Brian Eno’s first solo ambient album does exactly what it says on the tin. The title track is basically two short, quiet melodies looped repeatedly with differing time delays; this was very much an early experiment for Eno and a technique he played with a lot in later ambient and instrumental pieces.
Here, it gives a somewhat ethereal, calming effect, the two pieces of music drifting in and out of hearing like a musical interpretation of the sea lapping at the shore.
On vinyl the title track, running to around 30 minutes, filled side 1, while side 2 was given over to three Variations On ‘The Canon In D Major’ By Johann Pachelbel, given a similar treatment in that excerpts from Pachelbel’s Canon are repeated with timing or other elements altered.
Unfortunately, Discreet Music is so minimal as to be barely audible at times, and without the break to flip the disc the jump from that to the slightly louder second track, Fullness of Wind, is somewhat jarring and, well, indiscreet.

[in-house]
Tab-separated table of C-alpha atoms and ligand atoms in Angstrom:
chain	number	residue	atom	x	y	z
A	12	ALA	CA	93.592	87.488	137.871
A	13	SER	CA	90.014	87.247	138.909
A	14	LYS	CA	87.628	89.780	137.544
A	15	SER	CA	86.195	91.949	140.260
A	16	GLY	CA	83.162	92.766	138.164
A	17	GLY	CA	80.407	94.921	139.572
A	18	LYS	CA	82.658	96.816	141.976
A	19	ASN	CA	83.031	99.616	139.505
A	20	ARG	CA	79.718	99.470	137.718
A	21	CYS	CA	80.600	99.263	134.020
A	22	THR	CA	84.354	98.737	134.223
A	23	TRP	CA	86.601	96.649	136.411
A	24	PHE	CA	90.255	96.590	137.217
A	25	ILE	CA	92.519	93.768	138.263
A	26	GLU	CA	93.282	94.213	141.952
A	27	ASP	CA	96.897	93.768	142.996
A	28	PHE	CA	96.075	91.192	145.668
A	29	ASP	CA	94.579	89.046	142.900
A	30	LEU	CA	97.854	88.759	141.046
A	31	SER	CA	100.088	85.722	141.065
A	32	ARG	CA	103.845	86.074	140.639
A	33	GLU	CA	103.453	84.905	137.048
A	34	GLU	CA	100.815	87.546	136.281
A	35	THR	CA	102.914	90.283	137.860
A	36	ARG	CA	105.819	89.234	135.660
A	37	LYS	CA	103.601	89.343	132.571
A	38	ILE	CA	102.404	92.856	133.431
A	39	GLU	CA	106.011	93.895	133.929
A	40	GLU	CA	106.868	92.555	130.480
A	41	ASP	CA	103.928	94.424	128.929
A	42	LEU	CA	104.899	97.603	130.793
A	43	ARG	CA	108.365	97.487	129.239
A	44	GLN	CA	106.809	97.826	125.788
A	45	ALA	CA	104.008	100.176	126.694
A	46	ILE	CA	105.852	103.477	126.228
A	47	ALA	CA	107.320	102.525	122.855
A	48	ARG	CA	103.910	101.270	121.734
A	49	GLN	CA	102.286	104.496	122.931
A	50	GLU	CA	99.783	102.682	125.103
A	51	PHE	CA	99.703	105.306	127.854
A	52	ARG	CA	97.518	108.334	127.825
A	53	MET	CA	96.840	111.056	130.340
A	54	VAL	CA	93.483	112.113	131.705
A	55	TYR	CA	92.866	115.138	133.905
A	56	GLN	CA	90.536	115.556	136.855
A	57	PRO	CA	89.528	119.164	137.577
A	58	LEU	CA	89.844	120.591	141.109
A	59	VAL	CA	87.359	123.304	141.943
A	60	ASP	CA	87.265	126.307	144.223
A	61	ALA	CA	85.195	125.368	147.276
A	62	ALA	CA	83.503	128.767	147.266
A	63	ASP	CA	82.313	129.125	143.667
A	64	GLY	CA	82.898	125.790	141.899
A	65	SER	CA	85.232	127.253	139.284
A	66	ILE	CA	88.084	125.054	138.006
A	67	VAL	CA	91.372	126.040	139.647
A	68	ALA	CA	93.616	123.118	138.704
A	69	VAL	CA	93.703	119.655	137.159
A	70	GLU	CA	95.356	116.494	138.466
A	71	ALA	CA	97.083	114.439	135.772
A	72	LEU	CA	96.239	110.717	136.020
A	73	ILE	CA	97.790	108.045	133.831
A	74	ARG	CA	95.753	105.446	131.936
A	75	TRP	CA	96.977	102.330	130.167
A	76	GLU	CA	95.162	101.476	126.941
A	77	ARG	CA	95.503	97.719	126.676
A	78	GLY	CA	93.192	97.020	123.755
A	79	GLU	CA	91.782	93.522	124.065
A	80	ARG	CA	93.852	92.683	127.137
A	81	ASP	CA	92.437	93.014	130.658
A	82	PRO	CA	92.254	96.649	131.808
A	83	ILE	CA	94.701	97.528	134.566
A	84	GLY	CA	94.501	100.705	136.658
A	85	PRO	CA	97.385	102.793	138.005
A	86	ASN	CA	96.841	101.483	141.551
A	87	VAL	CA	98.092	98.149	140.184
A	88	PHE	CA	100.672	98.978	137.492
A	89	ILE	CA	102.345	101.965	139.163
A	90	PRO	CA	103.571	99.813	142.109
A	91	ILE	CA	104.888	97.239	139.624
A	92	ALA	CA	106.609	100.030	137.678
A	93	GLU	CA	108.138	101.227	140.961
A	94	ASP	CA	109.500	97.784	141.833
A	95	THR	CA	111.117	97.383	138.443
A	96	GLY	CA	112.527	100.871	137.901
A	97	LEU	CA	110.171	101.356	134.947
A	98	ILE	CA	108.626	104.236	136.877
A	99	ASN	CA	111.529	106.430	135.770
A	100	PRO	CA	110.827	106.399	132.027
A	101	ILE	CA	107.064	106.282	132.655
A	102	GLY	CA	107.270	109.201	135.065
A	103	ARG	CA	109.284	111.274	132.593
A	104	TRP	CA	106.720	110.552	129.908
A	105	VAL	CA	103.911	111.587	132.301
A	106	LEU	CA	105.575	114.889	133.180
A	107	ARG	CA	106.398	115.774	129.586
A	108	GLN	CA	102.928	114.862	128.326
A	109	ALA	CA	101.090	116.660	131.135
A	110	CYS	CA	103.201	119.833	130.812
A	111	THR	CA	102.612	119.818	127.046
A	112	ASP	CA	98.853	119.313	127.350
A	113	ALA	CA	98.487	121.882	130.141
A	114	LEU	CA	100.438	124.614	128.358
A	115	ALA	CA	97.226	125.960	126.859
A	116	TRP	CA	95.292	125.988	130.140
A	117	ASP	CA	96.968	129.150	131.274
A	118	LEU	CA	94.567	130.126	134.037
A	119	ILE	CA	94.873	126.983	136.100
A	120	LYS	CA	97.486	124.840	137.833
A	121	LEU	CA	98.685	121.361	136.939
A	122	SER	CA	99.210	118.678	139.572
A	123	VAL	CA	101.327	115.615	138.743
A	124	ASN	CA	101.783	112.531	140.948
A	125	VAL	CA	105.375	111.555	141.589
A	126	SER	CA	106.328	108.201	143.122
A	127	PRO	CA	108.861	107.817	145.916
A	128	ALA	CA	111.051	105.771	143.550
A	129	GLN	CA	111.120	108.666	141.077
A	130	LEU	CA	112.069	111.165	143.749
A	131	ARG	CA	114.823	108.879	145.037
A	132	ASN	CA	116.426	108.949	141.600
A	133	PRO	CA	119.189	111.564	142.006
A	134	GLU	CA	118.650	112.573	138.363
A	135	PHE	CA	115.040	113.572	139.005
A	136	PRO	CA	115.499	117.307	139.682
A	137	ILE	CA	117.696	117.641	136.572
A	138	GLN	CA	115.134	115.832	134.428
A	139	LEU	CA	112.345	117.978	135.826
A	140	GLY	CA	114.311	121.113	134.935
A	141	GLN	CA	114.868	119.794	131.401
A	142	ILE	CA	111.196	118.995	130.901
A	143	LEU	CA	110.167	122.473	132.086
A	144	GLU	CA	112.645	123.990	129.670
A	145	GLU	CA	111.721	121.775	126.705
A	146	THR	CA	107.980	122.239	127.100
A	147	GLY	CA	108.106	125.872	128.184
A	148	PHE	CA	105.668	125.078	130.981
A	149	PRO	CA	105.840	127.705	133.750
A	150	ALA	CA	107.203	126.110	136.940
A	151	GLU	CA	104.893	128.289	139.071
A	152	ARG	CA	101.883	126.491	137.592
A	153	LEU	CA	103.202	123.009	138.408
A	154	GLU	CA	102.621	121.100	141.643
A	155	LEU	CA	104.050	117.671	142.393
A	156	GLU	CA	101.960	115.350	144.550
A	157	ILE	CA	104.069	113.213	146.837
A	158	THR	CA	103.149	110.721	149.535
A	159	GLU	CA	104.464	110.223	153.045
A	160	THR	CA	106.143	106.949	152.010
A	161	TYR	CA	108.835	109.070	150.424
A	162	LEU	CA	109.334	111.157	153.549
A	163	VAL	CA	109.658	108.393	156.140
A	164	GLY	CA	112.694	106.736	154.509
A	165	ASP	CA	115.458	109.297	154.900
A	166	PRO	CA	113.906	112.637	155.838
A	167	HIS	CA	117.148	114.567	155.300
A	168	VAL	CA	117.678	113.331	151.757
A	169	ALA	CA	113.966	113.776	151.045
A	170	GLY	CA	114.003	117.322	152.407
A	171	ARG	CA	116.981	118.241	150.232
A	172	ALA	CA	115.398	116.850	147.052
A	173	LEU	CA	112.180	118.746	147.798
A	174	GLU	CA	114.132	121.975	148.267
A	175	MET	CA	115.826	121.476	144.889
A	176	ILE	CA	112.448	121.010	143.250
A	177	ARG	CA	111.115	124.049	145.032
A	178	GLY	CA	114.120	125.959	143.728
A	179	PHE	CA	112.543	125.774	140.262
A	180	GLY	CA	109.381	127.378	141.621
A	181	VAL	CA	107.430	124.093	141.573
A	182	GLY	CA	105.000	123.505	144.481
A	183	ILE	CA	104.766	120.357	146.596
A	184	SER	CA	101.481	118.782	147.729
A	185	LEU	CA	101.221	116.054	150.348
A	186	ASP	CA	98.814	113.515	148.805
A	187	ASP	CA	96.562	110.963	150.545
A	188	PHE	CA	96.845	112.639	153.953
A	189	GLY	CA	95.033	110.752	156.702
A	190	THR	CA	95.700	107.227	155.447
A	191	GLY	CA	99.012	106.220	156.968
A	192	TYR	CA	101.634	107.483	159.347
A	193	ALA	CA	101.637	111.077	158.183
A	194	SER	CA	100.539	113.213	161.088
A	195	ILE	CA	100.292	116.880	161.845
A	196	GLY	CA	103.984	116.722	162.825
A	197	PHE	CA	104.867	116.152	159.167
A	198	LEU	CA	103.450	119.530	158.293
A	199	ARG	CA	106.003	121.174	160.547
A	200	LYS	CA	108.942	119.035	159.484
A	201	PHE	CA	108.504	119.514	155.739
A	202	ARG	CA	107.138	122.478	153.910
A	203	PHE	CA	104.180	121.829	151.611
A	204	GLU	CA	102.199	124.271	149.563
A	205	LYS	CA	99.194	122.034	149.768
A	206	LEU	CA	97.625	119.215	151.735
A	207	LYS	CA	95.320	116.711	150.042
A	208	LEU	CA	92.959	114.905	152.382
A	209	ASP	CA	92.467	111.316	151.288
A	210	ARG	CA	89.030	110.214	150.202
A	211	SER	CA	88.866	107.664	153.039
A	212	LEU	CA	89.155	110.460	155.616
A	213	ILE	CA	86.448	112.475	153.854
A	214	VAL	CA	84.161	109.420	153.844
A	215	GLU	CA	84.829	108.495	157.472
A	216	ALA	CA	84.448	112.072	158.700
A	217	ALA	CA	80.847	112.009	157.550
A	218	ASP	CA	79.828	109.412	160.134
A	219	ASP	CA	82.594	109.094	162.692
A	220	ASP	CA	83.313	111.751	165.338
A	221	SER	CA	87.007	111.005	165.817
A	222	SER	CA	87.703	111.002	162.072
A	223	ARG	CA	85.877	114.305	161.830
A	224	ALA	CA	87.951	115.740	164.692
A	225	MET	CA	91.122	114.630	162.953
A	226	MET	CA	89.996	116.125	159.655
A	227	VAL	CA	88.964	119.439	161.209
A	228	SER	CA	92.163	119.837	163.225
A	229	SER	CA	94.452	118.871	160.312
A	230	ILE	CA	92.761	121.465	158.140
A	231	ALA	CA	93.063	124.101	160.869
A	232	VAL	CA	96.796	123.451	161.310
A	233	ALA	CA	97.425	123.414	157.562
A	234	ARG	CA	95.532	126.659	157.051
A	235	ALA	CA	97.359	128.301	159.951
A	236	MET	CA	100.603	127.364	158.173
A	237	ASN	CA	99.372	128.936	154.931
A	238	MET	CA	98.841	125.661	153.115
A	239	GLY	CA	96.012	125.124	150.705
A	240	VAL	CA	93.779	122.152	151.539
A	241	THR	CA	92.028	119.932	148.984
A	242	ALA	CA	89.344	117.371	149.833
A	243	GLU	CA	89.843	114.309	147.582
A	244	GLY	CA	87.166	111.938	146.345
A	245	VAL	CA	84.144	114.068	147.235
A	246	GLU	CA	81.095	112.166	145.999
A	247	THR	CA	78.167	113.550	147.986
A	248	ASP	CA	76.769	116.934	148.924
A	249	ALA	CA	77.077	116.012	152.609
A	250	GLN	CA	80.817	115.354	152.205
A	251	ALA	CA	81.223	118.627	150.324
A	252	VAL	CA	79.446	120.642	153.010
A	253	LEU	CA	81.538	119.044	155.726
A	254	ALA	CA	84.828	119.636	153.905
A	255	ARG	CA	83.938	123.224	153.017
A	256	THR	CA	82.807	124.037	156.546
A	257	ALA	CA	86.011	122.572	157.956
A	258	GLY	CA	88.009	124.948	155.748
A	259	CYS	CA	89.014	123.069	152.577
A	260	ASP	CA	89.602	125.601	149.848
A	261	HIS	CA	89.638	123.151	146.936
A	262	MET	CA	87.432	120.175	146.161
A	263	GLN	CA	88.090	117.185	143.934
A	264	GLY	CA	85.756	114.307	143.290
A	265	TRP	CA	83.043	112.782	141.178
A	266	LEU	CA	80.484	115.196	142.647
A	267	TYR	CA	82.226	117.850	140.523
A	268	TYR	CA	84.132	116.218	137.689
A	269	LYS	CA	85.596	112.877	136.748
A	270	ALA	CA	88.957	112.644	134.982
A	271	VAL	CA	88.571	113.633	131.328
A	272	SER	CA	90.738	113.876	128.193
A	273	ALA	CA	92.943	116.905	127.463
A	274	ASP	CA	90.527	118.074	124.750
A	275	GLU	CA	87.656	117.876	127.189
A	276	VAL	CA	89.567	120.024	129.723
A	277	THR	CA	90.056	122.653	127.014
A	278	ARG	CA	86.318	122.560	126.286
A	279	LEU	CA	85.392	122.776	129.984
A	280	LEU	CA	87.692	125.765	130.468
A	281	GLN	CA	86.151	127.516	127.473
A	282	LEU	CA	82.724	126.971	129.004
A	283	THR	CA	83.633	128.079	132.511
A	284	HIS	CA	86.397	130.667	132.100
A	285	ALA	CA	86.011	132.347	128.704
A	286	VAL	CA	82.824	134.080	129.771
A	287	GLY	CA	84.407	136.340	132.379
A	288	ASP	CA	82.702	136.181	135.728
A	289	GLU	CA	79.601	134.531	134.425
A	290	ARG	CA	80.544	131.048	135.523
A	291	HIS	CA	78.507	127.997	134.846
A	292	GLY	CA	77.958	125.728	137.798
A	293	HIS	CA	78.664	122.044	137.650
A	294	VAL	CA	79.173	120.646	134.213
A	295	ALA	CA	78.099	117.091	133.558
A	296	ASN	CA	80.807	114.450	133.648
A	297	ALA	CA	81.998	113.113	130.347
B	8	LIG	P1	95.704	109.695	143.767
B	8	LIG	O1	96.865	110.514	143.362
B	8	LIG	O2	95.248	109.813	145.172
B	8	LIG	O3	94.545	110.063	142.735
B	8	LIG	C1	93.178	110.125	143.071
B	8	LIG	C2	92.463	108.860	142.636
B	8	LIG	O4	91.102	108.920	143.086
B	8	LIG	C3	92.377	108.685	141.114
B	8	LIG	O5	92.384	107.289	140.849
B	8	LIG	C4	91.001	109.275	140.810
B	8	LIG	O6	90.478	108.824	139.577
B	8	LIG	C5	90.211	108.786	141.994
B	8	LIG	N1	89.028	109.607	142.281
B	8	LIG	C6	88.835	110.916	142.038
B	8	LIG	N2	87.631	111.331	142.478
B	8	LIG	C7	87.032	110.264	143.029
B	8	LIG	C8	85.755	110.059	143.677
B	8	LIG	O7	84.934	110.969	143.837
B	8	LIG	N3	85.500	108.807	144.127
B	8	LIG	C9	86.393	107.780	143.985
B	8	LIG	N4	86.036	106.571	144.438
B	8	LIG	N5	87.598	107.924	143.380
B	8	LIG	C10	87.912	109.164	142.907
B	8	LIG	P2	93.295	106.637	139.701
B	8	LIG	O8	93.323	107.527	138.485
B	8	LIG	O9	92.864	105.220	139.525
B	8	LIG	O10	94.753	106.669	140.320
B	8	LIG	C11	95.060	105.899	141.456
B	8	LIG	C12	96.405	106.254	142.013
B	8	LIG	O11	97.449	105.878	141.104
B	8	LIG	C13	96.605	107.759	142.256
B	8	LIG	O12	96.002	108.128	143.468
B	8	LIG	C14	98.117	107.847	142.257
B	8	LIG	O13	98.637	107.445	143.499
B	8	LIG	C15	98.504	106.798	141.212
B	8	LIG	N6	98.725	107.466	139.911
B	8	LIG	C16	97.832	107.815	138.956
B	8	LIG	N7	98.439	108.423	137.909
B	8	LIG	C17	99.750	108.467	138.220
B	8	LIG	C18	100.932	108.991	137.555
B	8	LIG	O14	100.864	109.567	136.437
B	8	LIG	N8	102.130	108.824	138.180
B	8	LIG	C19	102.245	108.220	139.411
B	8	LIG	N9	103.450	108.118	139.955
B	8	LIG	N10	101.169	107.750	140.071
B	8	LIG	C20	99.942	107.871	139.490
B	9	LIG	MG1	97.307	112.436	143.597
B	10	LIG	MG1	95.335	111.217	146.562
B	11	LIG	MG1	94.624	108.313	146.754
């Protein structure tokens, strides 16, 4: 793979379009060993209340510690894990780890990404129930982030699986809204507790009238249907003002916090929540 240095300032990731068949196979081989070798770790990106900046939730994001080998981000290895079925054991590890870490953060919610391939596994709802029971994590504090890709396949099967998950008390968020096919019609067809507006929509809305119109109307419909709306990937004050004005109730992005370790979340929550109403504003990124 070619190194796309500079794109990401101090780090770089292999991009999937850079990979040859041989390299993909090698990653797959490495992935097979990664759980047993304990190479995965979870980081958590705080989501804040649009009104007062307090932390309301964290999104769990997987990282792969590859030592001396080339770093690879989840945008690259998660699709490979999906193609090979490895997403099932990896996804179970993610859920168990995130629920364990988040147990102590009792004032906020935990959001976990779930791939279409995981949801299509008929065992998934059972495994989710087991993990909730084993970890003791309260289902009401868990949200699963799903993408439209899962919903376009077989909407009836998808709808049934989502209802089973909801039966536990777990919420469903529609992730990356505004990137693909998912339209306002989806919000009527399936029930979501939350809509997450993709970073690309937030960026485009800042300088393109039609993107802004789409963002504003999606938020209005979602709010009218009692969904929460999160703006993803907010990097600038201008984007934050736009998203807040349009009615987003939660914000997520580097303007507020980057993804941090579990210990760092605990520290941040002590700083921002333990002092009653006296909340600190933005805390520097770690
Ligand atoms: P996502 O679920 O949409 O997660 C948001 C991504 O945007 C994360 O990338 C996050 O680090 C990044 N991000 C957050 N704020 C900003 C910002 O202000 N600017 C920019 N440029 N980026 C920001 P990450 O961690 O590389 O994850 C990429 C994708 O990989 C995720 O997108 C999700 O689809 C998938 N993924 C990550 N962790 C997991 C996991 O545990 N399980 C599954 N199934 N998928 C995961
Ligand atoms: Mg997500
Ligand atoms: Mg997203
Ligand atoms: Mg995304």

However, once the volume has been adjusted to taste, both halves of this CD have a very similar effect: you can put them on in the background or to cover the noise of a squawking child in the next room, but not have it interrupt your thought processes. The repetitive nature of both halves, far from making them boring pieces, just helps them to disappear into the background and be forgotten. And for me, that’s exactly what makes this ideal writing music.
Stand-out track: Well there isn’t one, that’s kind of the point. However, my favourite track is Discreet Music, partly because being synthesised lends itself more to the kind of sci-fi background noise that suits a lot of my writing. I have found, however, that it is weirdly chameleonic, and will lend itself to a variety of moods and writing tasks.
On the downside, it’s equally likely to put me to sleep, so you know, there’s a time and a place.
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